Federation of Canadian Artists - "Acrylics in Action"
Sept. 26 - Oct 06, 2017
Group show focusing on the properties of acrylic paints.
Univeristy of Lethbridge Art Gallery 50
January 6th - Feb. 17, 2017
Helen Christou Gallery
In celebration of the 50th Anniveary of the University of Lethbridge
"The Coulee Project" - Jeanne Kollée - (first image on left)
Image of entire exhibit - Helen Christou Gallery
En Plein Air - Works from the Jim Coutts Centre, Nanton Alberta
The James Foster Penny Building - University of Lethbridge downtown Gallery
(Dec. 7th - Dec. 23 2016)
At the reception of the "En Plein Air" Exhibit, Saturday, Dec. 7th 2016. This oil painting titled
"When Lavender Whispers" was done with painting knives, partly on site at the Coutts Centre in
Nanton Alberta and the remainder completed in my studio space. It sold during the reception!
One lucky lady received a great Christmas present.
Artist Statement – R.J. Kollee
Unter dem Messer –(Under the Knife) - June 25th 2016
My interest in producing this body of work was initially influenced by the book “Before the Deluge – A Portrait of Berlin in the 1920’s”, by Otto Friedrich and featuring a cast
of characters of the time…Marlene Dietrich, Albert Einstein, Vladimir Nabokov, Paul Klee, Lotte Lenya, Josephine Baker, Otto Dix and many others. They were part of the fabric that made Berlin and Germany in the 1920’s and 1930’s the dangerous, tawdry, exciting, decadent, despairing, exhilarating and eventual destructive phenomenon of its time.
The works are also influenced by the song, “Die Moritat von Mackie Messer”, or in English, “Mac the Knife”, sung by Lotte Lenya. The work, composed by Kurt Weill with lyrics by Bertolt Brecht for their musical, “The Three Penny Opera” premiered in Berlin in 1928 at the Theatre am Schiffbauerdamm. The song is based on the character Macheath, the highwayman in John Gay’s “The Beggar’s Opera”. The Brecht-Weill version is much nastier and more sinister with an unfavorable comparison to a shark.
Berlin, particularly, during the mid 1900’s and into the 1920’s and 1930’s was famous for its cabarets, restaurants, musical theatre, artists and “degenerate” life style.
Political unrest gave way to mobs and gangs in the streets and the rise and fall of The Weimar Republic. Many left and right wing parties vied for the coveted “chair” to rule Germany.
The rise of the “Dada” movement, brief as it was, made way for “Expressionism”, not only in the visual arts, but also music and prose. This period produced some of the most famous artists, writers and entertainers of our time. Some were communists, socialists, conservatives or politically neutral. Many artists were persecuted because of their ideas, subject matter of their work, style, gender, lifestyle and political affiliation.
These events led me on a path of discovery into the lives of these artists. What were they thinking? How did they cope in such a harsh economic, social and political environment? Many artists, musicians, journalists and political dissidents just left, for England or to the United States.
Inspired by the works of Paul Klee, Kurt Schwitters, Max Pechstein, Franz Marc, George Grosz, Wassily Kandinsky and others, I set about experimenting with painting knives, implementing the texture and the colour palettes and subject matter of these artists onto canvas.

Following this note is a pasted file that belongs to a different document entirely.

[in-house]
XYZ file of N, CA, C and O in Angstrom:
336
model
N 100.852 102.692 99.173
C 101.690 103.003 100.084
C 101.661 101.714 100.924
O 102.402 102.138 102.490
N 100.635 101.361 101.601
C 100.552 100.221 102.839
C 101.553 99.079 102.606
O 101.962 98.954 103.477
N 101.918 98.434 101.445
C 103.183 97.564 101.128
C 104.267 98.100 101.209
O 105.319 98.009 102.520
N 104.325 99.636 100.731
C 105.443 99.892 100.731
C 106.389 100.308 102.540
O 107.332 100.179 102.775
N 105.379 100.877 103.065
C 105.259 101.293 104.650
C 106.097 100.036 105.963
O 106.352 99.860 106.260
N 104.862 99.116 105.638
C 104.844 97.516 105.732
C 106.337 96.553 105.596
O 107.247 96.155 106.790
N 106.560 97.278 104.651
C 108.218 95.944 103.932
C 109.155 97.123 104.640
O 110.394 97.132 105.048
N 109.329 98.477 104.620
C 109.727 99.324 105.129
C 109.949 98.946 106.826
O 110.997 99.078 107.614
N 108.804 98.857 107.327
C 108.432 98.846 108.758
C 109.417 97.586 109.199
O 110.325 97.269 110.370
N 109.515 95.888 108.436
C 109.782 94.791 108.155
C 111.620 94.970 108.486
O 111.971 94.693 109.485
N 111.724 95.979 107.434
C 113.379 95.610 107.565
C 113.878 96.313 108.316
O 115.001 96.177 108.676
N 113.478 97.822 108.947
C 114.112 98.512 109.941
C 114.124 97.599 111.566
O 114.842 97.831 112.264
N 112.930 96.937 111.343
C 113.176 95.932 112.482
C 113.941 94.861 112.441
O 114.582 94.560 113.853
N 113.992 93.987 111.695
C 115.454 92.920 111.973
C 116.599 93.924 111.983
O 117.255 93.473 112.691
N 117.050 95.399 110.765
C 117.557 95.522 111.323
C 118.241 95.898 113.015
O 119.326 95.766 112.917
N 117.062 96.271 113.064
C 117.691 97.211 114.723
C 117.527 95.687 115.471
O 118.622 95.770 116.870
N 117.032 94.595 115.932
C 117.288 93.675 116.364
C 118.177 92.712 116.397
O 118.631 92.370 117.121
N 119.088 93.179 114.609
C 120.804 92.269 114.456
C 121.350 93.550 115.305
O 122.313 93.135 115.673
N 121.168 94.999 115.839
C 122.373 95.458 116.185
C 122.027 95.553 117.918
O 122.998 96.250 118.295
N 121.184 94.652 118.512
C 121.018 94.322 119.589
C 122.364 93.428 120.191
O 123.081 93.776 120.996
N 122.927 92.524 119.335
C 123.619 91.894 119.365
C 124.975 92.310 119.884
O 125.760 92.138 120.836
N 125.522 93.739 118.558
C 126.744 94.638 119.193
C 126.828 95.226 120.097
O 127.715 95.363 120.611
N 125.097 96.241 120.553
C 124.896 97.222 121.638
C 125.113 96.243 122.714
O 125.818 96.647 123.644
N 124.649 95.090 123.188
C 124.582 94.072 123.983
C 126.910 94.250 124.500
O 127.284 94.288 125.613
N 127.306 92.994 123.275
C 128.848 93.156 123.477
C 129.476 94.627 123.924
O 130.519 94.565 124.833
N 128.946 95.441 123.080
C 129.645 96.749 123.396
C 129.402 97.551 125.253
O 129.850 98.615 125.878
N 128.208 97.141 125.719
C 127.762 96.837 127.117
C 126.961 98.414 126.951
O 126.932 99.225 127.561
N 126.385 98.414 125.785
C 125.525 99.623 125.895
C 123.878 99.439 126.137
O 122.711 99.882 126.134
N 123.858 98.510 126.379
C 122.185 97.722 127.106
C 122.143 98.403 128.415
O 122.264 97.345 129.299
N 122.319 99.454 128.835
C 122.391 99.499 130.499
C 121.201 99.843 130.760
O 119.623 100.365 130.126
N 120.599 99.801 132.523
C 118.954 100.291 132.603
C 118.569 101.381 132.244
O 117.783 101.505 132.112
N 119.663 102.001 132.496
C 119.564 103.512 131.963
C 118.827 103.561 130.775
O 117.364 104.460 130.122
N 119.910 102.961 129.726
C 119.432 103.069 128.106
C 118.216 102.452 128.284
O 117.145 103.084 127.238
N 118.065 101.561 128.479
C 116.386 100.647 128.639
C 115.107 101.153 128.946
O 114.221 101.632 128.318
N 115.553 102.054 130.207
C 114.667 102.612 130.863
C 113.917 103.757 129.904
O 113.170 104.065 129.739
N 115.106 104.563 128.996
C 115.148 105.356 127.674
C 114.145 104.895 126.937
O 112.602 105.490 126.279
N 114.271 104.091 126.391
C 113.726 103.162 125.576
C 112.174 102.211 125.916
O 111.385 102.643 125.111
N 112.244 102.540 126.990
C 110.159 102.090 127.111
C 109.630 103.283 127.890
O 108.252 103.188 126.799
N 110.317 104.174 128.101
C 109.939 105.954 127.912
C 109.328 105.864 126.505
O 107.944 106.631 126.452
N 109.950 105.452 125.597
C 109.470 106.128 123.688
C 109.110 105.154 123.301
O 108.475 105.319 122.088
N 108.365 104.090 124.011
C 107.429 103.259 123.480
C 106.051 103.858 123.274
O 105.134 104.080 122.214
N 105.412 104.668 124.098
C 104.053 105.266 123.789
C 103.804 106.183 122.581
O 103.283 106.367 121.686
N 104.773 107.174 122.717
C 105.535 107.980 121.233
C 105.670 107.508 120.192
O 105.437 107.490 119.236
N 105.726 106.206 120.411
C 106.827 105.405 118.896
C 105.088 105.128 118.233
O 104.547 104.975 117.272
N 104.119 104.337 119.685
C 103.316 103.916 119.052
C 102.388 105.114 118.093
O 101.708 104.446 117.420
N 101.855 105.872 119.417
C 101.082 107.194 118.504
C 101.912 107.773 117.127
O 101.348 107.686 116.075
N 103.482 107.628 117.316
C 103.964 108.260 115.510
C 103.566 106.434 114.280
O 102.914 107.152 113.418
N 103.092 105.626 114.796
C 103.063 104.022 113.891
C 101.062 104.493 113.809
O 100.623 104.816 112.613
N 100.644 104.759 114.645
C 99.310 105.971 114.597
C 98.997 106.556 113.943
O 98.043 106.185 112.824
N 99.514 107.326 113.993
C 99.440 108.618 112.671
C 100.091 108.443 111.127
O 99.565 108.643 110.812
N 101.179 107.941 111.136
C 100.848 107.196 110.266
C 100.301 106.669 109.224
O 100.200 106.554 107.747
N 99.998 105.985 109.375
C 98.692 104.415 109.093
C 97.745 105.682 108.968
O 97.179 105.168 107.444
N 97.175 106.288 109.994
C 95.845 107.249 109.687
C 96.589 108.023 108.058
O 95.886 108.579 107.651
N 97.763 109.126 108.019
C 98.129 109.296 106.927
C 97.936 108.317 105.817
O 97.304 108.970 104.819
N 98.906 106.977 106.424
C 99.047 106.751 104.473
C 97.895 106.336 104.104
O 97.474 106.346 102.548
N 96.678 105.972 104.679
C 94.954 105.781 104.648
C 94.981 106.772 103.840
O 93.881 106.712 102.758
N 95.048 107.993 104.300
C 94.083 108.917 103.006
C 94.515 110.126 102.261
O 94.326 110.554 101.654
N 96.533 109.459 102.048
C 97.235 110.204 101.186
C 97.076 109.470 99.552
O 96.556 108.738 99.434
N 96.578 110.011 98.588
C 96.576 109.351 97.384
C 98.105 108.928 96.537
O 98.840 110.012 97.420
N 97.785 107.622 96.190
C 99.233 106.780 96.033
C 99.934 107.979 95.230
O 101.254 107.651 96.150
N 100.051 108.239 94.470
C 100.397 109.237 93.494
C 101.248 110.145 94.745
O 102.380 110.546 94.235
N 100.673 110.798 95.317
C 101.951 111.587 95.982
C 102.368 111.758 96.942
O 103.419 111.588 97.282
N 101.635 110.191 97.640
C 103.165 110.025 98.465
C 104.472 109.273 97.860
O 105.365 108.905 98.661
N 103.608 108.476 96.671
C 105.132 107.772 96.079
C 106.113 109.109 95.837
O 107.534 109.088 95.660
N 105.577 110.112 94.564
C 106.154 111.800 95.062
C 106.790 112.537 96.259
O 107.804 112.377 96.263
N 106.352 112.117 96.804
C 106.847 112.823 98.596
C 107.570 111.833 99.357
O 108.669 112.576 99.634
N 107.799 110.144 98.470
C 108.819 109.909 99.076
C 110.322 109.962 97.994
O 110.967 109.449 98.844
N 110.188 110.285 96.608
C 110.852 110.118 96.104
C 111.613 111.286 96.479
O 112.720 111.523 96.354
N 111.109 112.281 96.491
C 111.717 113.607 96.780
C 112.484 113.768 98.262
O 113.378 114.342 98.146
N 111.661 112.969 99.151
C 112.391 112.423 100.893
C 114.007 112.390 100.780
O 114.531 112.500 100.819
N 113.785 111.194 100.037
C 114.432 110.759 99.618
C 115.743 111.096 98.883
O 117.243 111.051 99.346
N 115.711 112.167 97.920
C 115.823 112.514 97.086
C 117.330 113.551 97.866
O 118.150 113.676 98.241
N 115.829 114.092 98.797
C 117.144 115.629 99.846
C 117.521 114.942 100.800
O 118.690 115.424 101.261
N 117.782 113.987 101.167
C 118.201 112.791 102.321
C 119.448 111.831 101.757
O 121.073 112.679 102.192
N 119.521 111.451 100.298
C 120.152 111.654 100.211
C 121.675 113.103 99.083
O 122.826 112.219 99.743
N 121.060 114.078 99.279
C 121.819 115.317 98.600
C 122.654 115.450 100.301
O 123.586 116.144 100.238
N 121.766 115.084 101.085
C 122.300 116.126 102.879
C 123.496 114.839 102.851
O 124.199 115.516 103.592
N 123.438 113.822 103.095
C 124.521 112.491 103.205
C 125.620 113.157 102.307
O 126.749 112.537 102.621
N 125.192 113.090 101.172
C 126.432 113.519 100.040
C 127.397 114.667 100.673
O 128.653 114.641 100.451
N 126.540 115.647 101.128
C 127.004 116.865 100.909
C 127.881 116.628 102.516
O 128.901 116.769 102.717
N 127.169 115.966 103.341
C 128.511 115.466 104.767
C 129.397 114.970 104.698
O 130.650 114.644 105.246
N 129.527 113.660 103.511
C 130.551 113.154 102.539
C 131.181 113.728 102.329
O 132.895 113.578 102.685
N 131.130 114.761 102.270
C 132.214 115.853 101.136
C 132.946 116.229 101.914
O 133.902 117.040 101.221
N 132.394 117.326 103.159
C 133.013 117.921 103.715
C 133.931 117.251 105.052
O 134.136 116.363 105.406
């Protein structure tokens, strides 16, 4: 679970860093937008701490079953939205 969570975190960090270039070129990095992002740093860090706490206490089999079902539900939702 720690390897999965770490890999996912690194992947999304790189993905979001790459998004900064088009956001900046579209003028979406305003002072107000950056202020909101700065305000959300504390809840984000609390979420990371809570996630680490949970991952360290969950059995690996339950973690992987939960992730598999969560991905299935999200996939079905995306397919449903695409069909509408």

There are many different sizes and shapes of palette knives, which produce some of the most amazing shapes and impasto techniques. Using the pure oil pigments with little or no mediums, it gives me the depth of colour and feel that I think was used during this time period. Working with these knives gives me the movement and spontaneous motion to express the elements of the era in today’s context.
Opening Reception - June 25th 2016
This exhibition is a series of paintings oil on canvas done with painting knives in the palette colours and themes of Berlin in the early part of the 1900's from 1900's to the early 1940's in the colours of Klee, Kandinsky, Dix, Schimitters and others. These abstract expressionsim works tell the tales of strife, discontent, and craziness of the time. This is my impression of how these artists and musicans and writers may have felt and experienced during that tumultuous era. Please check out the Casa website for more details.
Examples of more works in Exhibition.
"Between the Rhine and the Elbe"
"Meridian 15 - West"
University of Lethbridge Art Gallery
October 31 – December 23, 2014 | Main Gallery
October 31 – December 23, 2014
Reception: November 7 | 7 – 9 pm | Main Gallery
Second from left: "Ukraine Spring" - J. Kollée Third from left: "How the Dutch got their Bike Paths" - J.Kollée (Right image: Original Robert Rauschenberg) Uof L Helen Christou Gallery
This exhibition features new work by local artists created in response to the U of L Art Gallery’s holding of Canadian and international Pop Art.
This exhibition is the final phase of MmmPop and is part of art + people = x, an on-going series to connect local artists and audiences with the U of L’s renowned art collection. In June 2014, the U of L Art Gallery invited artists and the public to come behind the scenes at the gallery and view a selection of our outstanding Pop Art works by Canadian, American, and British artists such as, David Hockney, Roy Lichtenstein, Andy Warhol, and Joyce Weiland. Following the collection tour, artists and interested members of the public could participate in workshops at Casa, the community arts centre in downtown Lethbridge, and make work in response to the Pop Art they saw at the U of L. Artists then submitted their work to a panel of curators (Darcy Logan, David Smith, and myself) who selected the work for this exhibition. We also decided to include a few key works from the U of L collection in this exhibition in order to expand on the imagery and ideas addressed in the new work by local artists.